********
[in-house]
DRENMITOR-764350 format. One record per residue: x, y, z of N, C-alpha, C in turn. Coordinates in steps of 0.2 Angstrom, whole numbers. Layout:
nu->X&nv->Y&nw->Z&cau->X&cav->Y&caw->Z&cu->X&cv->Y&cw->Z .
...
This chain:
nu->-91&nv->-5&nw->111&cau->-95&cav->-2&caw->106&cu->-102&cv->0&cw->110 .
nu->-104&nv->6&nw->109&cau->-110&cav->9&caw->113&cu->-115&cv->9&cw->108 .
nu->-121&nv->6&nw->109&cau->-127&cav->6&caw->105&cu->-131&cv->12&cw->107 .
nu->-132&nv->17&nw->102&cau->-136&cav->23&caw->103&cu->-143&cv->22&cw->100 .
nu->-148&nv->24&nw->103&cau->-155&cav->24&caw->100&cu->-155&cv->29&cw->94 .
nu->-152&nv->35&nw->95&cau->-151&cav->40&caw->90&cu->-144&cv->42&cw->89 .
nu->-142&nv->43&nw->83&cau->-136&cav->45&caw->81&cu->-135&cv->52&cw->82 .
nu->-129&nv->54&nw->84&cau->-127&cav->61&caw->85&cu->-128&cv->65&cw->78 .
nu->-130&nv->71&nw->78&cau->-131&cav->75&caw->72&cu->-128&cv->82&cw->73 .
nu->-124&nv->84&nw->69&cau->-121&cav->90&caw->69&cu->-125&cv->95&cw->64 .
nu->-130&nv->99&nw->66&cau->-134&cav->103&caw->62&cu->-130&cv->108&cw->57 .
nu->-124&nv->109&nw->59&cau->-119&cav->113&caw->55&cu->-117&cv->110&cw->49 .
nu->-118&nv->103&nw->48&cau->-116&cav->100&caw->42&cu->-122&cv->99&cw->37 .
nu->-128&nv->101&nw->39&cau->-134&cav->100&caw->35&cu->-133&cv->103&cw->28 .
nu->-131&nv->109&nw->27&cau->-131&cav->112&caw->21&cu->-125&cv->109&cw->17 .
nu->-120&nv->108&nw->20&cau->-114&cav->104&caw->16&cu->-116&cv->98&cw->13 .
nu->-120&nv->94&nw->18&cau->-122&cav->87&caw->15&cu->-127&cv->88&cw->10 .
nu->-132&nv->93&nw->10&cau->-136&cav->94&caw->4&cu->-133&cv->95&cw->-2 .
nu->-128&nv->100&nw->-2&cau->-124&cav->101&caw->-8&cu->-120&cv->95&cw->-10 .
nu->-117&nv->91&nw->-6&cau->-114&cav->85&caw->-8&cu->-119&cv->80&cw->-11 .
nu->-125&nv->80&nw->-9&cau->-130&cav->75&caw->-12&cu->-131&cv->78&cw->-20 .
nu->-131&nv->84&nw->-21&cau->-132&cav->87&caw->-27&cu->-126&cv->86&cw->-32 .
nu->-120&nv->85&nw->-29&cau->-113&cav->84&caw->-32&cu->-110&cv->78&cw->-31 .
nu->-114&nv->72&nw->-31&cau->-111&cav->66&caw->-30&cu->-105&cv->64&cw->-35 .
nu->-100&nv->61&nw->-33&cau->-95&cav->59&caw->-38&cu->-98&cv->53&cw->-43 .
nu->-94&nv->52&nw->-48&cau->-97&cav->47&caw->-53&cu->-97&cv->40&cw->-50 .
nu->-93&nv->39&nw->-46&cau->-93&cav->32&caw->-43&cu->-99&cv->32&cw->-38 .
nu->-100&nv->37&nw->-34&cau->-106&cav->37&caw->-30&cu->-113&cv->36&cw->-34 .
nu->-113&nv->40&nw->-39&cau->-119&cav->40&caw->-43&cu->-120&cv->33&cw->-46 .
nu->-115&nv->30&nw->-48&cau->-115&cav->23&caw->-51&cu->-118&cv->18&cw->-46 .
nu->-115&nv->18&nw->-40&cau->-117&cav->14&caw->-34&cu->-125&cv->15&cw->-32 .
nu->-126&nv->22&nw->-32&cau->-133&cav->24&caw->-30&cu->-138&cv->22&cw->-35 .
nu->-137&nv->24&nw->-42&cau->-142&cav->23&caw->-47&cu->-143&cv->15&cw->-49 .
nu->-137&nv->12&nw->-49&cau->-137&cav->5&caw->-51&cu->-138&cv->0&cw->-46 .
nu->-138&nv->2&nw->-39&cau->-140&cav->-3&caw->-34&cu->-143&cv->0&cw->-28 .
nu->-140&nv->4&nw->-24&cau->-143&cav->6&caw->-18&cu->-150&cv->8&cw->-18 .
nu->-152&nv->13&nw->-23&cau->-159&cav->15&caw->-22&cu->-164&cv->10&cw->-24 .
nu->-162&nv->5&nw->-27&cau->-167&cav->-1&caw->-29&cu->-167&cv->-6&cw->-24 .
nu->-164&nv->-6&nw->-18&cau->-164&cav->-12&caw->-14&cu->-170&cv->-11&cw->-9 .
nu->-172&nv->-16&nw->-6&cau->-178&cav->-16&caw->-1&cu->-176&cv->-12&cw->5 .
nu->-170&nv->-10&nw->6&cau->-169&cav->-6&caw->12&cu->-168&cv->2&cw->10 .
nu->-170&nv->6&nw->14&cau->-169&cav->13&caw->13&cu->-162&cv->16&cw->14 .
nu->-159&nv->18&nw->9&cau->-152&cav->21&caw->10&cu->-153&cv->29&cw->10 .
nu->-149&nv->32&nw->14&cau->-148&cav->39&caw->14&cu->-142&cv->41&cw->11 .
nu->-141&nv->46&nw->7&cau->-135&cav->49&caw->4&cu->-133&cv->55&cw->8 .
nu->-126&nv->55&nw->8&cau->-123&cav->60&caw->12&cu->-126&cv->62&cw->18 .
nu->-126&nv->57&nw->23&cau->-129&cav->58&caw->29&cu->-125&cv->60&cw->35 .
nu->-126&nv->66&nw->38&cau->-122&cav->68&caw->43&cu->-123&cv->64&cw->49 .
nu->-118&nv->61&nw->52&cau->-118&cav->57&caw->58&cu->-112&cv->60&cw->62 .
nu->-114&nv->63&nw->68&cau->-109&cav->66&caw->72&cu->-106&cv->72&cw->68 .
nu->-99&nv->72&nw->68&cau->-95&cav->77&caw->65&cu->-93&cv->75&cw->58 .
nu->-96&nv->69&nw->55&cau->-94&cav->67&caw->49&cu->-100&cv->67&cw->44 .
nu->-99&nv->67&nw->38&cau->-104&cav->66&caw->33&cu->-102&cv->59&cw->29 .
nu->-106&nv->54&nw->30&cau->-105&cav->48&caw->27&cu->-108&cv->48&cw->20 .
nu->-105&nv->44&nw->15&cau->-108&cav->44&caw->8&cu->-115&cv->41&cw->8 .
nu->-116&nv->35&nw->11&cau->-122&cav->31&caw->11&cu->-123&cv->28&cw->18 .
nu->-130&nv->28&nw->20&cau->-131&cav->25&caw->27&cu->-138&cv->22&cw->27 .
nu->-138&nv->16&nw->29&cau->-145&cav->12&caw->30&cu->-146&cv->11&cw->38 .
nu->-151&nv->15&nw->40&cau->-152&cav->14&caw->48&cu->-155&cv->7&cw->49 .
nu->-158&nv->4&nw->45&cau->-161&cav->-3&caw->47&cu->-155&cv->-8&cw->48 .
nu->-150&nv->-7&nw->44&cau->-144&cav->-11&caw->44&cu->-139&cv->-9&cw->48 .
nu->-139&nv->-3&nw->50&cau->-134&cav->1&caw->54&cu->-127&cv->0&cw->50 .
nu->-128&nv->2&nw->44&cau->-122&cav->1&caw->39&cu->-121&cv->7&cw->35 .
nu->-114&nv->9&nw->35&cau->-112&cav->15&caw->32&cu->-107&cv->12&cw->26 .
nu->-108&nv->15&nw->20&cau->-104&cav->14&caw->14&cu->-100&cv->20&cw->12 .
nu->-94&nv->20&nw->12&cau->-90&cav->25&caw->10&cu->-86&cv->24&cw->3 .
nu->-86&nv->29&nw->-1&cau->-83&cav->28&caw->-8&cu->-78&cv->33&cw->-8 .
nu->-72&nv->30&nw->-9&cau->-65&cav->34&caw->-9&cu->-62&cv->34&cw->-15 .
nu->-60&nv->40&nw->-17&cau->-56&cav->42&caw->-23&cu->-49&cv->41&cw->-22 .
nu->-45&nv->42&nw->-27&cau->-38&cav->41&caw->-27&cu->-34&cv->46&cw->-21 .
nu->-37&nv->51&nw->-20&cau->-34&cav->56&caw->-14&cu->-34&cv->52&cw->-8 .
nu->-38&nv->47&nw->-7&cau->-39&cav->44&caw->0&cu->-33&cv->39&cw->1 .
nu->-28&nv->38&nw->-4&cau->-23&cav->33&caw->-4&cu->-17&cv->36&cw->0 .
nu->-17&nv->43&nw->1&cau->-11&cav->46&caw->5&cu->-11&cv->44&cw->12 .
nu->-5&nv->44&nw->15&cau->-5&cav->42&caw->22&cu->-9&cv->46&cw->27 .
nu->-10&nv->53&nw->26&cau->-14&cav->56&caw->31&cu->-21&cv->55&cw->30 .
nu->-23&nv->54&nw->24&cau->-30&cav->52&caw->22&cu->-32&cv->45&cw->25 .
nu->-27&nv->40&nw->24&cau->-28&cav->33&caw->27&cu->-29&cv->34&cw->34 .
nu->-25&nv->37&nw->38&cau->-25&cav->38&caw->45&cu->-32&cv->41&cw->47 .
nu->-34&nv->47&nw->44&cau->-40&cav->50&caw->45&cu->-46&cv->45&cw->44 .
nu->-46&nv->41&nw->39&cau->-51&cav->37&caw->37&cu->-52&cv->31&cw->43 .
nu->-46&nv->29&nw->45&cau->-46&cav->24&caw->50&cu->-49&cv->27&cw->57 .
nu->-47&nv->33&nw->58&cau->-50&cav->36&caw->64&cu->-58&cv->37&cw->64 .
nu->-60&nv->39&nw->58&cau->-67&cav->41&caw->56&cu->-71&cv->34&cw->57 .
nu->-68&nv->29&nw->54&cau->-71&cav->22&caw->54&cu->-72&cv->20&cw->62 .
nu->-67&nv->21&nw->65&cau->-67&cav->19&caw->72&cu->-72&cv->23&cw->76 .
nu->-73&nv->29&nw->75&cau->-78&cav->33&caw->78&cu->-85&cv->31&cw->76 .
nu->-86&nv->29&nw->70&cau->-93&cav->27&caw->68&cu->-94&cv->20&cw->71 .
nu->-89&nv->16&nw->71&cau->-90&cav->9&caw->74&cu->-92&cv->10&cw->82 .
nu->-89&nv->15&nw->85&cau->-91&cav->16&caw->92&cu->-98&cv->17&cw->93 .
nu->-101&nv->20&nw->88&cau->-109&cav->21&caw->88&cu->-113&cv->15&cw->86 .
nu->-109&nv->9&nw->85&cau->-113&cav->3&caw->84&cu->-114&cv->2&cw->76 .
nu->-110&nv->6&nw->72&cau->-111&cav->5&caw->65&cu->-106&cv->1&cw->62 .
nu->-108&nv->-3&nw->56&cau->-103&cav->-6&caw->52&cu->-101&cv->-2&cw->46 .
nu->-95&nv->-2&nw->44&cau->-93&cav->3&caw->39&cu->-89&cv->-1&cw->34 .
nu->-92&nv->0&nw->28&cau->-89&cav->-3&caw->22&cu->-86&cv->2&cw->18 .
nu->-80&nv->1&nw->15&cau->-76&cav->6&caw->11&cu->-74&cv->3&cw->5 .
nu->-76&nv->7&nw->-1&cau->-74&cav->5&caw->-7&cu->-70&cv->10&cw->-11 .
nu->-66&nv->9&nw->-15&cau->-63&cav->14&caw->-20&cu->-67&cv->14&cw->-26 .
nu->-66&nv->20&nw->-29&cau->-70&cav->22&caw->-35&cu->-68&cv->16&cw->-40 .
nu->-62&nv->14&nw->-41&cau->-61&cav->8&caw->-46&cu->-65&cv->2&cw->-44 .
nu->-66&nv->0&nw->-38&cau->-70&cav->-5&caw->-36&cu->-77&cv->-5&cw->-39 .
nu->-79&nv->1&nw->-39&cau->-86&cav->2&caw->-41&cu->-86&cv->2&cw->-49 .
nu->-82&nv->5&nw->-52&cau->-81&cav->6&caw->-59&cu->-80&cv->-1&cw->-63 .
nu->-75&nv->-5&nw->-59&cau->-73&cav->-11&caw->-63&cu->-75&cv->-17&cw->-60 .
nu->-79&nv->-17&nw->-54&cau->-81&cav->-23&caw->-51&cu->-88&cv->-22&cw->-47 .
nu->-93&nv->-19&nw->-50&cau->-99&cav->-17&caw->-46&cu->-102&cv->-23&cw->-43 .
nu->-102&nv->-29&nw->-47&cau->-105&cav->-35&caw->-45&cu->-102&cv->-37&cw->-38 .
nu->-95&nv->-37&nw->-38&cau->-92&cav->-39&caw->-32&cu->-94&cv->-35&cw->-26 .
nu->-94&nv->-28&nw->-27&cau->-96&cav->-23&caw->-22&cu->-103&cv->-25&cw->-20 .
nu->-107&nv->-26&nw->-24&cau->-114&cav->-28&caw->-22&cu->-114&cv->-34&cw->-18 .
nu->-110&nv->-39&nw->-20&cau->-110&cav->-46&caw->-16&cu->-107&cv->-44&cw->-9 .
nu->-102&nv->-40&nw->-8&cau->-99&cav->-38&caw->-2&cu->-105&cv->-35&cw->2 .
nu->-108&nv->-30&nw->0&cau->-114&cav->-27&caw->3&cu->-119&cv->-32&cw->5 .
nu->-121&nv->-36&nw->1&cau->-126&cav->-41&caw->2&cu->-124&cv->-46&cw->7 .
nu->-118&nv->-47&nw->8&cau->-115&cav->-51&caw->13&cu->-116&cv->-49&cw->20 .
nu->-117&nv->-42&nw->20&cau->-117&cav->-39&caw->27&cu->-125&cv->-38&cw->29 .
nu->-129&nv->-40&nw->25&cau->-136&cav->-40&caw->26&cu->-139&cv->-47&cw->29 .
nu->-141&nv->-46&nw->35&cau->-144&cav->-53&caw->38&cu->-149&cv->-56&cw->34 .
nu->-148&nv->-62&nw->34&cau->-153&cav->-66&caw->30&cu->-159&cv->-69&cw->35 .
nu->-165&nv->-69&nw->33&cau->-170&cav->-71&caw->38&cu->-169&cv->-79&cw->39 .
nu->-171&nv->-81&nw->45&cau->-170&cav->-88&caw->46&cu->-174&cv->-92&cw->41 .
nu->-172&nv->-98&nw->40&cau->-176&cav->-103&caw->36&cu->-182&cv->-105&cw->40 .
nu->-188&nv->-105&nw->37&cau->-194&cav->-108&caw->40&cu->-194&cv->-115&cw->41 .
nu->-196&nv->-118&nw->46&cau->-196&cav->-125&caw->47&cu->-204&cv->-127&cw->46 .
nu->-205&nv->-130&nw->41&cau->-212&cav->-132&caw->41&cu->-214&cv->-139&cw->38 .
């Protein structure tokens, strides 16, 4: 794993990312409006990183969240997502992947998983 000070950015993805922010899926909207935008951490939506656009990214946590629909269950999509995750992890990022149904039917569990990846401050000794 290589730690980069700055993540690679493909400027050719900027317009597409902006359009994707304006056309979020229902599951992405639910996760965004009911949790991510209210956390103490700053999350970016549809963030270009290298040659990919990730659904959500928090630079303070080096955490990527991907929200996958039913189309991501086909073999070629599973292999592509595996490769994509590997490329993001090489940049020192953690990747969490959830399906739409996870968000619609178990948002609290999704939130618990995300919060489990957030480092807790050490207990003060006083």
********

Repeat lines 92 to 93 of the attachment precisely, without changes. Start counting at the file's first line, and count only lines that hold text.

nu->-73&nv->29&nw->75&cau->-78&cav->33&caw->78&cu->-85&cv->31&cw->76 .
nu->-86&nv->29&nw->70&cau->-93&cav->27&caw->68&cu->-94&cv->20&cw->71 .